Creating a decor generally involves adding objects and new structural elements to an environment. But when space is at a premium, the art of eliminating, understating and streamlining comes into play. Such was the situation interior designer Michael de Santis encountered in arranging an apartment on an upper floor of one of Manhattan's modern Fifth Avenue high-rise buildings. His client, an international businessman whose main residence is not in New York, needed a pied-à-terre in that city. Naturally he had selected an apartment small enough to be maintained easily. But since he also intended to entertain on a large scale, it became necessary to evolve a decor with a minimum of walls and objects, to avoid crowding the limited space.
Fortunately the apartment had one major asset that made his goal possible: a magnificent view of the New York skyline.
A carefully detailed background and understated appointments in the Living Room of a pied-à-terre designed by Michael de Santis emphasize the Manhattan skyline. A large conversation area, placed on the diagonal, affords varied views of the cityscape. Neutral hues unify carpeting from Edward Fields and generously scaled seating from Brueton: the sofa and chairs are upholstered in velvet from Jack Lenor Larsen, and the contemporary récamier is covered in a subtle striped fabric from Manuel Canovas. Champagne glasses of Baccarat crystal and an ashtray from Cartier adorn the parchment table at the center of the grouping. The background is designed with bronze-mirrored walls, stainless-steel and lacquered panels, a mirrored corner niche and crown molding lighted with neon.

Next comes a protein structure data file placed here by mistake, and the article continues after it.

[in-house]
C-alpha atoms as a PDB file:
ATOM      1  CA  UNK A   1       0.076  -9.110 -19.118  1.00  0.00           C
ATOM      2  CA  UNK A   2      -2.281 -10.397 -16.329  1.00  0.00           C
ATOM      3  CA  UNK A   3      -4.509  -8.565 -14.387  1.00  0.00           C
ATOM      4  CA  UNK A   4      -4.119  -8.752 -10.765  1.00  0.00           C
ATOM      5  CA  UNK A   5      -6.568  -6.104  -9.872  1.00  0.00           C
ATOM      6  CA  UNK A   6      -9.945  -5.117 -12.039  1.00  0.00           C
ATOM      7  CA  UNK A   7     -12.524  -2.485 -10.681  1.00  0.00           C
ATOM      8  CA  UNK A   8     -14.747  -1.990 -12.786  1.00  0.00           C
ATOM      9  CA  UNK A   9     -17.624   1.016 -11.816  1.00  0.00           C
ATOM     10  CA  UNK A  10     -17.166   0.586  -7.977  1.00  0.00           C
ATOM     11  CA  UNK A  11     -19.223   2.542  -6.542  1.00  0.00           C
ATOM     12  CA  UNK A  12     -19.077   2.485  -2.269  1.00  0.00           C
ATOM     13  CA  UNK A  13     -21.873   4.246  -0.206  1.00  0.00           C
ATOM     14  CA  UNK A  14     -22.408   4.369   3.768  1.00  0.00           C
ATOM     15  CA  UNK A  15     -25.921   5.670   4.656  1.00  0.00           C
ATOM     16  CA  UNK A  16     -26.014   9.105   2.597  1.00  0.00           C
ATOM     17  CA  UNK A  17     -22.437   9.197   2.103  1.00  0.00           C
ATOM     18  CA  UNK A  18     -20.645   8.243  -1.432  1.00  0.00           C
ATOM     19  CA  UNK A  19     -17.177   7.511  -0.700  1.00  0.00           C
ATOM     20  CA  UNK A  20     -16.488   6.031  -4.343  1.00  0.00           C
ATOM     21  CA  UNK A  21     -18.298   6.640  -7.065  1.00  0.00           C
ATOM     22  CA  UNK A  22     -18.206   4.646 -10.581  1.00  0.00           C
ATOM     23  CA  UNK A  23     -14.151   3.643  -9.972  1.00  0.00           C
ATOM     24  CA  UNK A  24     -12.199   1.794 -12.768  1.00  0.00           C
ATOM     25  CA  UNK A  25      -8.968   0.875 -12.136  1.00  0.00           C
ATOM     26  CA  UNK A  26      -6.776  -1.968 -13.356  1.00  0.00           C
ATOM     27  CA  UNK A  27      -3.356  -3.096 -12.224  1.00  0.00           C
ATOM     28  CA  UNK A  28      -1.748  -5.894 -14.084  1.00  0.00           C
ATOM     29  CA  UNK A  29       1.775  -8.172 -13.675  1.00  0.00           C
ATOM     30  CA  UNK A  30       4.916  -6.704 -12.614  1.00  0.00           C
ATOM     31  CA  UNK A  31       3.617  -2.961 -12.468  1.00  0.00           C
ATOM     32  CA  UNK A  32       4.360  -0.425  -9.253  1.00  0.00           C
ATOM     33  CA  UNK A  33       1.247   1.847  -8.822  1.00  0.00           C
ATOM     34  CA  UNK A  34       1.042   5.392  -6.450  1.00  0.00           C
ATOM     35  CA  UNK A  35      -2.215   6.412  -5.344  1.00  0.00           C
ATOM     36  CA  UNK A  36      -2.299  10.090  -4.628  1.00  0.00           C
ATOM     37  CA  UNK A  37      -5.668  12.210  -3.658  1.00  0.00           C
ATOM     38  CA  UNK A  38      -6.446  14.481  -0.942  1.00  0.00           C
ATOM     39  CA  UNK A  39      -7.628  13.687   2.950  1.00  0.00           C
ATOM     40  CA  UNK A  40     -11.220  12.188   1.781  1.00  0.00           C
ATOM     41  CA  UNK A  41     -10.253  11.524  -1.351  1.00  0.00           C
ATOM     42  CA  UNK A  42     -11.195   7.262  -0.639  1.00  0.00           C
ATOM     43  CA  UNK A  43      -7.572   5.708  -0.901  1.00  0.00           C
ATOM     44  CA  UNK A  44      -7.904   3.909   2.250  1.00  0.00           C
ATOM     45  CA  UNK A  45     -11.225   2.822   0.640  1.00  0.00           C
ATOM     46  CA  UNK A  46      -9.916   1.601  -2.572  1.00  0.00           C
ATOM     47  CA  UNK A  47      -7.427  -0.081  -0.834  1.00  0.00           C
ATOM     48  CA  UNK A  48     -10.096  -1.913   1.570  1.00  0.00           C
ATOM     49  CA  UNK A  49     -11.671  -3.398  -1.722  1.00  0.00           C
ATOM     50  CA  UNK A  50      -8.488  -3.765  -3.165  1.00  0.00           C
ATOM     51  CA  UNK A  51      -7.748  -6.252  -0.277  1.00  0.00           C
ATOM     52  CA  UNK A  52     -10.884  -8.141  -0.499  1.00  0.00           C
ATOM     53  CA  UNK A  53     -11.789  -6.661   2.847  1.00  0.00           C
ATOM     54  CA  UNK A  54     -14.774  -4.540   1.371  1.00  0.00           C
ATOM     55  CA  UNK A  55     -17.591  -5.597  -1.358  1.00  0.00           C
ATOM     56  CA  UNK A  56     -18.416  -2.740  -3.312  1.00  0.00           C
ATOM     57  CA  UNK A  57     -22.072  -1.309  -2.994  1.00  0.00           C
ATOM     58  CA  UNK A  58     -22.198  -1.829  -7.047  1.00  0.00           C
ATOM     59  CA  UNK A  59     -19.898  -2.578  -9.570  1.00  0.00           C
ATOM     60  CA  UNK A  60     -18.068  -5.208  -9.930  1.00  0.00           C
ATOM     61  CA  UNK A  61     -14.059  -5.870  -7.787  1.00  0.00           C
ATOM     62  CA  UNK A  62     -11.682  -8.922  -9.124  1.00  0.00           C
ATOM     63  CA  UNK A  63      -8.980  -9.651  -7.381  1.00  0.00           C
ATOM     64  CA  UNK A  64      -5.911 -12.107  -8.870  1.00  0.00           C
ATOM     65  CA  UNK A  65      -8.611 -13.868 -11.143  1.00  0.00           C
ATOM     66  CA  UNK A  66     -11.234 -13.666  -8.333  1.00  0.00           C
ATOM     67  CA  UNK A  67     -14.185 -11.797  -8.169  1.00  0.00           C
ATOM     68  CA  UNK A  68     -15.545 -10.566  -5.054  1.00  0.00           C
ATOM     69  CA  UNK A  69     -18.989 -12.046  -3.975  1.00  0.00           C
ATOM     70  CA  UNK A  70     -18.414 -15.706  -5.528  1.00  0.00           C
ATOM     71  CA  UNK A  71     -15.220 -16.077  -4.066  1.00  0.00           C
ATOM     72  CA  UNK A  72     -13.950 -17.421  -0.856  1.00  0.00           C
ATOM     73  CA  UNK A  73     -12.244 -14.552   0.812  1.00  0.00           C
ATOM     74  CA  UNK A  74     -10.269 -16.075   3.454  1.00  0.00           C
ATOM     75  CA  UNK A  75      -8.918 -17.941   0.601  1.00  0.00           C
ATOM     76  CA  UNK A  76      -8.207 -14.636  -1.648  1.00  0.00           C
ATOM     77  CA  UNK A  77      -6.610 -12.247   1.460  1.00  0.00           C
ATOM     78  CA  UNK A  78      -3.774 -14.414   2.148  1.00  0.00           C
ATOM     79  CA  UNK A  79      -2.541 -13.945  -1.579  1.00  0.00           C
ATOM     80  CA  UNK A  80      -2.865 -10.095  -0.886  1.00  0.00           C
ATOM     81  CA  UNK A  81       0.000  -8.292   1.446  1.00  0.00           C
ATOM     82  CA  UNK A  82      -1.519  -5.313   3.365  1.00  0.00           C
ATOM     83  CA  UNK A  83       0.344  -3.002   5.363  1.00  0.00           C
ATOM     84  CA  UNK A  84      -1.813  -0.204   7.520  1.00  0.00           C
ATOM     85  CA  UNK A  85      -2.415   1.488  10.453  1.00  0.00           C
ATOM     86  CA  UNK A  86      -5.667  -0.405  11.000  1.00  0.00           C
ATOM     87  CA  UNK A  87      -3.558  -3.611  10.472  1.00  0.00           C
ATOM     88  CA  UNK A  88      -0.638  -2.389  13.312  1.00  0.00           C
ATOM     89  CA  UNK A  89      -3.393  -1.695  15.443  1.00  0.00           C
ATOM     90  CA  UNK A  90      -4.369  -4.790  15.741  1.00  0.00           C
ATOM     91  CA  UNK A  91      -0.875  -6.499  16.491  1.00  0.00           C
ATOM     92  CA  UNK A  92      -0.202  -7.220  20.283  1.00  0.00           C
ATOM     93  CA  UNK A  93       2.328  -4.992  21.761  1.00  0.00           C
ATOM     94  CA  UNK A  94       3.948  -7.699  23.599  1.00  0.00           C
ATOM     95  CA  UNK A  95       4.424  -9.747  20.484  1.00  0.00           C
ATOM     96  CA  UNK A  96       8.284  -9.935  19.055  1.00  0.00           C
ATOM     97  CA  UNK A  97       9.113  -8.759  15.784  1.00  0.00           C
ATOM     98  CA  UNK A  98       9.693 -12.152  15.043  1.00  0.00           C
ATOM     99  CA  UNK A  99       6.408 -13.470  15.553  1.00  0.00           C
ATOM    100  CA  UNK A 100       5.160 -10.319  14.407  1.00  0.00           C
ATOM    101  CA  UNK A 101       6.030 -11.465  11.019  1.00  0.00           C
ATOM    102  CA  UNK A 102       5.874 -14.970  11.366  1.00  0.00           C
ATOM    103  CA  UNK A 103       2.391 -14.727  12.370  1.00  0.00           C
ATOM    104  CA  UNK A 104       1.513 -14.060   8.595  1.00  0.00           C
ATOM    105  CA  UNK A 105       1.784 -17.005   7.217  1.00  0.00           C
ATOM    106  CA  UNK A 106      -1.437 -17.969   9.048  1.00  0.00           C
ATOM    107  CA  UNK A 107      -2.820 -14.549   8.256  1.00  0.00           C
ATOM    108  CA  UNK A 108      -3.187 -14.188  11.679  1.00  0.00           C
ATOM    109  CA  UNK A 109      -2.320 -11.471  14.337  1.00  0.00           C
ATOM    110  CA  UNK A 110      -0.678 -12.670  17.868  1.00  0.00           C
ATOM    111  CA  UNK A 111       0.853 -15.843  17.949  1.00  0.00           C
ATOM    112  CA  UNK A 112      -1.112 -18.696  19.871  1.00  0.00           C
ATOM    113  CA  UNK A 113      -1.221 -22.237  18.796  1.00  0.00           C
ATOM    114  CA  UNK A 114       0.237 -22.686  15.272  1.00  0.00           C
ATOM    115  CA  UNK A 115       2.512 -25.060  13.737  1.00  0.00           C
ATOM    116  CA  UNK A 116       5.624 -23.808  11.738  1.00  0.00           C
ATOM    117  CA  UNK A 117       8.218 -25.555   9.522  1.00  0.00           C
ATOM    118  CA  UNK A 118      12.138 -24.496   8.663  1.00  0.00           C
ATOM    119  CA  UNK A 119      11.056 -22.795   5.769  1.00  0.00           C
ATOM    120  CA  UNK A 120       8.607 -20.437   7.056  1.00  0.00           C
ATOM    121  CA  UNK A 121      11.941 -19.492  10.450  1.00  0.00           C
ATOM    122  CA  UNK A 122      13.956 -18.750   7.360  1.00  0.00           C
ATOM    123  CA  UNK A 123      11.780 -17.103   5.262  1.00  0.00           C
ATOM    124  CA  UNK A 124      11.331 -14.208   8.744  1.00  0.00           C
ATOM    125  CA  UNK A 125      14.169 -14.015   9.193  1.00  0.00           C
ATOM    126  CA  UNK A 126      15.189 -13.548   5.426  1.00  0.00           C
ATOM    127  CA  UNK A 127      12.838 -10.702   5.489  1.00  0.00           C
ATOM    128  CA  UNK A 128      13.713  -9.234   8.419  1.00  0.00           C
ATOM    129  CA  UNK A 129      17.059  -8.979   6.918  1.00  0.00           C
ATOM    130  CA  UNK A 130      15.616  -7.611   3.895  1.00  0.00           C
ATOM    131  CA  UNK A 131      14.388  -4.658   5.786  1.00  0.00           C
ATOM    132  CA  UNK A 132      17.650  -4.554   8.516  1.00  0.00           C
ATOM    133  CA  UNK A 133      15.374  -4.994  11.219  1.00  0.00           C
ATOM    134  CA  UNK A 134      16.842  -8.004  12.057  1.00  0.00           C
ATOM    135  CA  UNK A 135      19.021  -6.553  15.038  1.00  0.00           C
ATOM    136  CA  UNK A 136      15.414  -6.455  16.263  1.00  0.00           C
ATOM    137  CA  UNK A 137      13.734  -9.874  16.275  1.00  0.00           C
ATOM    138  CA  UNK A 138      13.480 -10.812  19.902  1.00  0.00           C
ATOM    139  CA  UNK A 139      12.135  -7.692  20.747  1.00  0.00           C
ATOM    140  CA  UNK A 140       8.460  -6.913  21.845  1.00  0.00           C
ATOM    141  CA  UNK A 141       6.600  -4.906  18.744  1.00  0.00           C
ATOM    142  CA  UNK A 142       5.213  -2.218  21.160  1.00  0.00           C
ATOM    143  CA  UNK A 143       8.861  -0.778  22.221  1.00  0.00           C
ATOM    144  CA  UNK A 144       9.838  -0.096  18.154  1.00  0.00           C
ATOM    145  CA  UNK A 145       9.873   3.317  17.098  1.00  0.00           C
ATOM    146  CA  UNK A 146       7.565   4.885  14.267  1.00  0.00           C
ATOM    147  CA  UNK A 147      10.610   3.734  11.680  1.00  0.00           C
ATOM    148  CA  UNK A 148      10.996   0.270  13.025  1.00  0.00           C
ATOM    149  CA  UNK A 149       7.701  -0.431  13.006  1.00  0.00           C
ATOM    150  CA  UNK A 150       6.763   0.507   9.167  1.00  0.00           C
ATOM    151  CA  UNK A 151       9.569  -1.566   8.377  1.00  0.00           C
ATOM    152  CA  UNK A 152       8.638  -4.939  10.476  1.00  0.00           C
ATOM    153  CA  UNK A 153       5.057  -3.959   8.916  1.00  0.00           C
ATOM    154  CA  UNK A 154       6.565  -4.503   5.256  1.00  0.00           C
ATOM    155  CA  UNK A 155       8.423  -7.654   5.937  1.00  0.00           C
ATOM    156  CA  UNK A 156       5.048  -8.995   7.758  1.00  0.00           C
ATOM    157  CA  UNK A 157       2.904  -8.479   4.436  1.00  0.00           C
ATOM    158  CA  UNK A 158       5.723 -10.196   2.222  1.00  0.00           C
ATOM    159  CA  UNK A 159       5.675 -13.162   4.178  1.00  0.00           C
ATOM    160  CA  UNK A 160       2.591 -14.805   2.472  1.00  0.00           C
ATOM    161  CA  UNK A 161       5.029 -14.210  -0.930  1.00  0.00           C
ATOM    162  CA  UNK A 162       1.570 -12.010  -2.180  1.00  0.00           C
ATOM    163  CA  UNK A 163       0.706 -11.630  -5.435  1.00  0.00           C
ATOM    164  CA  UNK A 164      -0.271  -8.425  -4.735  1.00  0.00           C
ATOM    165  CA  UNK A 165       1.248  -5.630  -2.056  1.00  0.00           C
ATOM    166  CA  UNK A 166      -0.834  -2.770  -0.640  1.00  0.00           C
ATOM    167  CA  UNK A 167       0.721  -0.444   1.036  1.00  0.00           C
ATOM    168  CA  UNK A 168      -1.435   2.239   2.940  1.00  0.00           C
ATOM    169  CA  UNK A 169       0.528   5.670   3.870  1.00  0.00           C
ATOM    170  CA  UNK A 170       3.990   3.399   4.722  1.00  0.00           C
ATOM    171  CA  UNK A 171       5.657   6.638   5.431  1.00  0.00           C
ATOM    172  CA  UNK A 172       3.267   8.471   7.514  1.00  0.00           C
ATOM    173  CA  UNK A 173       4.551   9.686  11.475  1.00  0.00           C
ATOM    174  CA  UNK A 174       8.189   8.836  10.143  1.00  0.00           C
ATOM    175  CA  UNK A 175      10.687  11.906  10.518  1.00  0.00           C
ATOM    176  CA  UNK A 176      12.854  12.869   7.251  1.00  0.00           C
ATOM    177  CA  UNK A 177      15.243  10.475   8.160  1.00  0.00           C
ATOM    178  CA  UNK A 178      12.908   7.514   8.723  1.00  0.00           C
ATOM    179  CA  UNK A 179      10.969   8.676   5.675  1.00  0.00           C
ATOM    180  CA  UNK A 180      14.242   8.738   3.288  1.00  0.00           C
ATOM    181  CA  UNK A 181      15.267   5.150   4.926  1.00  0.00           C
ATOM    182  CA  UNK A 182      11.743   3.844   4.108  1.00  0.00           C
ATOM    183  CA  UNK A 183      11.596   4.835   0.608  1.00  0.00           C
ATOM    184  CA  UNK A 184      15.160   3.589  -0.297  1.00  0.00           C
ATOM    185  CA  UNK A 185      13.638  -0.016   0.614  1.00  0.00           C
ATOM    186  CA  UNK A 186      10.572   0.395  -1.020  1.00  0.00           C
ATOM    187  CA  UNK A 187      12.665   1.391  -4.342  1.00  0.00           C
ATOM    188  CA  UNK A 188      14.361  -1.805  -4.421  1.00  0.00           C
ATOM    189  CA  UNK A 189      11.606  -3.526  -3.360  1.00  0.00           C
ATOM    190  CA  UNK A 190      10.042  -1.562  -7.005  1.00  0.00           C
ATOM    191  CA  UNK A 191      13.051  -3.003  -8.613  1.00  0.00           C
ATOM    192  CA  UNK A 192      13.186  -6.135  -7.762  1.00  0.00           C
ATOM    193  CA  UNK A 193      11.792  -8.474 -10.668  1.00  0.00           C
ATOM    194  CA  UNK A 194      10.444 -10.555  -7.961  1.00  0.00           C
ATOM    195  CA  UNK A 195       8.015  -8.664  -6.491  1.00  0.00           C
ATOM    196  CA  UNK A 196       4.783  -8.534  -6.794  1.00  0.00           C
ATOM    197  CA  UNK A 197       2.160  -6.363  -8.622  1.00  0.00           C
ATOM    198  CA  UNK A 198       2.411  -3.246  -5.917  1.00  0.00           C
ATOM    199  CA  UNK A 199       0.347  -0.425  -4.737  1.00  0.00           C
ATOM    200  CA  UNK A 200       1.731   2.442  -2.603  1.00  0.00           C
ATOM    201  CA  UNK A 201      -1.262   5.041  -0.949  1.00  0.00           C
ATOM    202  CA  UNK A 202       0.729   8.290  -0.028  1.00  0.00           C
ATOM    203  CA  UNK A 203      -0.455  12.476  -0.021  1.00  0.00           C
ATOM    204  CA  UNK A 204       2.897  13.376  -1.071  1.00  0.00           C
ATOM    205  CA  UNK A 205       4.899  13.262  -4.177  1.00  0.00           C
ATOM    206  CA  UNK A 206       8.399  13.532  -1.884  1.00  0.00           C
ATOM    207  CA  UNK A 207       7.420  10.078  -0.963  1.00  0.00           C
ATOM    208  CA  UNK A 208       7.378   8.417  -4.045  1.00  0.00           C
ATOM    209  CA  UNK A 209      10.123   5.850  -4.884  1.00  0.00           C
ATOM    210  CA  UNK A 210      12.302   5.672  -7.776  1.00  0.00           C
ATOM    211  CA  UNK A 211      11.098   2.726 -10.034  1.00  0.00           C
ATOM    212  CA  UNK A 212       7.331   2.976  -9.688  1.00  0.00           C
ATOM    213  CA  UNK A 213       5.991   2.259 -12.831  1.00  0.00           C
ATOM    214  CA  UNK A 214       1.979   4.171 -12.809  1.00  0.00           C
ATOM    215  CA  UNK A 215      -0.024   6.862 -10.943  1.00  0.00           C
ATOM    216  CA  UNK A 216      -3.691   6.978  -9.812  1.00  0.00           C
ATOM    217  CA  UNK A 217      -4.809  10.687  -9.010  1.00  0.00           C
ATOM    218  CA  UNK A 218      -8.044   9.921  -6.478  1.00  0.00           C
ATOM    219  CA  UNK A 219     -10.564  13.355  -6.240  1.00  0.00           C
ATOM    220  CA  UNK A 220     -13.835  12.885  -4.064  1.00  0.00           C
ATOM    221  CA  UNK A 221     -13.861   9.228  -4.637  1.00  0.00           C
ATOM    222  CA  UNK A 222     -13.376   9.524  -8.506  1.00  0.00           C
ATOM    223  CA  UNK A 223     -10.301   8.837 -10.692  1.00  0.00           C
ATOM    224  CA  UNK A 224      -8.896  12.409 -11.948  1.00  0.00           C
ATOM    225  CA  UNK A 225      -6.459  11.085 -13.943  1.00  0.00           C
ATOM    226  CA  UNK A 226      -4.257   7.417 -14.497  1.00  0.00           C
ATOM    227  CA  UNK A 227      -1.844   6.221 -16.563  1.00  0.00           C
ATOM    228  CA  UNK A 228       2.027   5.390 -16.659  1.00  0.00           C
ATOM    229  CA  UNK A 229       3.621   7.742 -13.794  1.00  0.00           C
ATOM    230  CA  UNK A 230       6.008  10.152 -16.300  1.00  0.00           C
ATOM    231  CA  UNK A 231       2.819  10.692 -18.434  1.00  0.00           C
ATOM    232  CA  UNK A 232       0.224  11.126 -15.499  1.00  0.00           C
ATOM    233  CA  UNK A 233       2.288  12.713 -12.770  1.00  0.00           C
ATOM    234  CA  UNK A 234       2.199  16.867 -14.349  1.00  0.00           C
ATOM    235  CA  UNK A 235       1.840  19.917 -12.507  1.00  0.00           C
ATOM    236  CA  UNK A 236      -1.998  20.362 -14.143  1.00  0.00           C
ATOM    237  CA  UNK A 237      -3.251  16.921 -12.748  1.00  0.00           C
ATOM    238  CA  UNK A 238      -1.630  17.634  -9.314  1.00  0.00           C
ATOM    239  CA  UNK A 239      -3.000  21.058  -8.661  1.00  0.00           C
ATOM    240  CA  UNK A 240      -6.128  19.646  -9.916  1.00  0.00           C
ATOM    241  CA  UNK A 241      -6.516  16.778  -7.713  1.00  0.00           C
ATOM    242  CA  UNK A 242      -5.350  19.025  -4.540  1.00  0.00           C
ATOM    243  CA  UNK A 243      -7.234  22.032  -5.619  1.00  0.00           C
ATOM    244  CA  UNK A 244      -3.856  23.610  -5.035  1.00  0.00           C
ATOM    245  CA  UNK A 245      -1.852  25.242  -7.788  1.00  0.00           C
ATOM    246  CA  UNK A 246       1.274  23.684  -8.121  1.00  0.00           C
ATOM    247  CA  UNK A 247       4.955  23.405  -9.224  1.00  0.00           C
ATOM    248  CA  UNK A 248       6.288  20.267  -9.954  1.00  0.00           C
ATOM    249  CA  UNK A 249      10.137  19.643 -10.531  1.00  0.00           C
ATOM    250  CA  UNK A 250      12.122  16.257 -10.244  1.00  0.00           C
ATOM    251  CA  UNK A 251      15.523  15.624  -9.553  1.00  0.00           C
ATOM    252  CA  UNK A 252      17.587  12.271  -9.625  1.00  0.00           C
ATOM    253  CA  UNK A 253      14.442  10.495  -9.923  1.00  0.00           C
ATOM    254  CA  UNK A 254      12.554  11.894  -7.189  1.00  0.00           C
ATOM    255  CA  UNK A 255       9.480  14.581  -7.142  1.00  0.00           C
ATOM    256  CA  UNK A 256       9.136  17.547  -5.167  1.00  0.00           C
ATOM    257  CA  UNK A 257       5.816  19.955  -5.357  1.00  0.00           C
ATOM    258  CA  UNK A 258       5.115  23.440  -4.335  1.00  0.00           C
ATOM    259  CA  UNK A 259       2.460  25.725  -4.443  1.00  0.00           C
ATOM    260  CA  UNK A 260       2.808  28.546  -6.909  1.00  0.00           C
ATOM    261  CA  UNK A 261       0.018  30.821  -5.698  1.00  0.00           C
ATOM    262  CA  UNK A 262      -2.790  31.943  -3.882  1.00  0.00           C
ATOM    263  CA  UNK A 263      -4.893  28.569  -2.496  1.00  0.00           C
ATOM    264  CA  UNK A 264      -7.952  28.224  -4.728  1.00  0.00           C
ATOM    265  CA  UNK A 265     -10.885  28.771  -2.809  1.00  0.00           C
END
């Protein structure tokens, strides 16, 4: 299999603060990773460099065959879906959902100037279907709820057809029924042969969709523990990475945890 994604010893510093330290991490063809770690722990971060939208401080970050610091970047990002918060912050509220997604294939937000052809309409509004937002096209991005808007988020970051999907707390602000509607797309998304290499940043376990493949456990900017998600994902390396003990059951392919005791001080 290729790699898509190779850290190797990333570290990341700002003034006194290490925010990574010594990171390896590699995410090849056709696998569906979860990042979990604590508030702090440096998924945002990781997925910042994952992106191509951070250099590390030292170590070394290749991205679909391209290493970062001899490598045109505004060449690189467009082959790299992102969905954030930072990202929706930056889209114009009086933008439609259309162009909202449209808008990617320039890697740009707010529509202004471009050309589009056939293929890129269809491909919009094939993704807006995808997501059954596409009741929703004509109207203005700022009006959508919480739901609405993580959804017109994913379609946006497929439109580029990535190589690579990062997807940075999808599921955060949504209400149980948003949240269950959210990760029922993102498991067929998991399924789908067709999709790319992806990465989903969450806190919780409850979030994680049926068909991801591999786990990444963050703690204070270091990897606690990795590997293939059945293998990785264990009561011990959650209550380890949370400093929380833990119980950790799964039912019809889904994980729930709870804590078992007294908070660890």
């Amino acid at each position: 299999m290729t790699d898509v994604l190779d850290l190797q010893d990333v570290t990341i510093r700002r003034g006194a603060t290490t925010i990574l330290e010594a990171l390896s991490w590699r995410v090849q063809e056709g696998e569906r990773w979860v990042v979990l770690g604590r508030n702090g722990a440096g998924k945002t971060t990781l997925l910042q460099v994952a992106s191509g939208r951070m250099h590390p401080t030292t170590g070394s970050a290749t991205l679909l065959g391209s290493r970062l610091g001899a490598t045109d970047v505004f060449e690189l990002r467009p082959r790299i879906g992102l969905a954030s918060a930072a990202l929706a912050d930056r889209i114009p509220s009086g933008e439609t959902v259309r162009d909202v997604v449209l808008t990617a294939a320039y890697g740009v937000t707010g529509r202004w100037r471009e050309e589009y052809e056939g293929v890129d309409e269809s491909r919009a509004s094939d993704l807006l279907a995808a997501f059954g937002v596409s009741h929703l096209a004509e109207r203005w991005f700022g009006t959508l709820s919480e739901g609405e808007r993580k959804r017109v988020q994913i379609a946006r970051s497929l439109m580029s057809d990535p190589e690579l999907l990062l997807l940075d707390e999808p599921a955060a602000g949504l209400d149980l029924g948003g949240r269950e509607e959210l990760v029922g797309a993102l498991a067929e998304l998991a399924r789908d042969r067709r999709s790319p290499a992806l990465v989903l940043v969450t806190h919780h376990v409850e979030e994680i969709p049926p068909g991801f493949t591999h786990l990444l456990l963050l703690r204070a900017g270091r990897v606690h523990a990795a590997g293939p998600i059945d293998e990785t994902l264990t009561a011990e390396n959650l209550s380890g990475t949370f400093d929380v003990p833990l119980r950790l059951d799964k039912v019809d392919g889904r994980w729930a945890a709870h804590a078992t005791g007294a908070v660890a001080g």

A coromandel screen from Rose Cummings and a Japanese pottery vase create an exotic mise-en-scène for a backgammon table with an ashtray from Lorin Marsh. A wall of glass, behind the sofa, separates the dining area from the entrance hall.
City lights lend jewellike sparkle to the Dining Area. The hexagonal table has a bronze glass top; the Oriental-style chairs, covered in suede-textured fabric, are from Brueton. Complementing crystal stemware and dinnerware from Baccarat are sterling silver shells and candlestick, and napkins from Pratesi. Carpeting is from Edward Fields.
In the Master Bedroom, Oriental accents and diverse textures enhance the contemporary decor. The walls are covered in grass cloth, and the half-round crown molding is accented with knotted rope. Raised on a carpeted platform, the bed is covered in linen from Stroheim & Romann and embellished with pillows wrapped in antique kimono silk. Functional amenities incorporated in the lacquered bed unit include light switches and a control panel. Delicate sprays of flower blossom in a pair of Japanese polychrome vases.
Photos by Jaime Ardiles-Arce from Architectural Digest, early 1980s.
Labels: 1980s, architectural digest, Interiors, jaime ardiles-arce, michael de santis, new york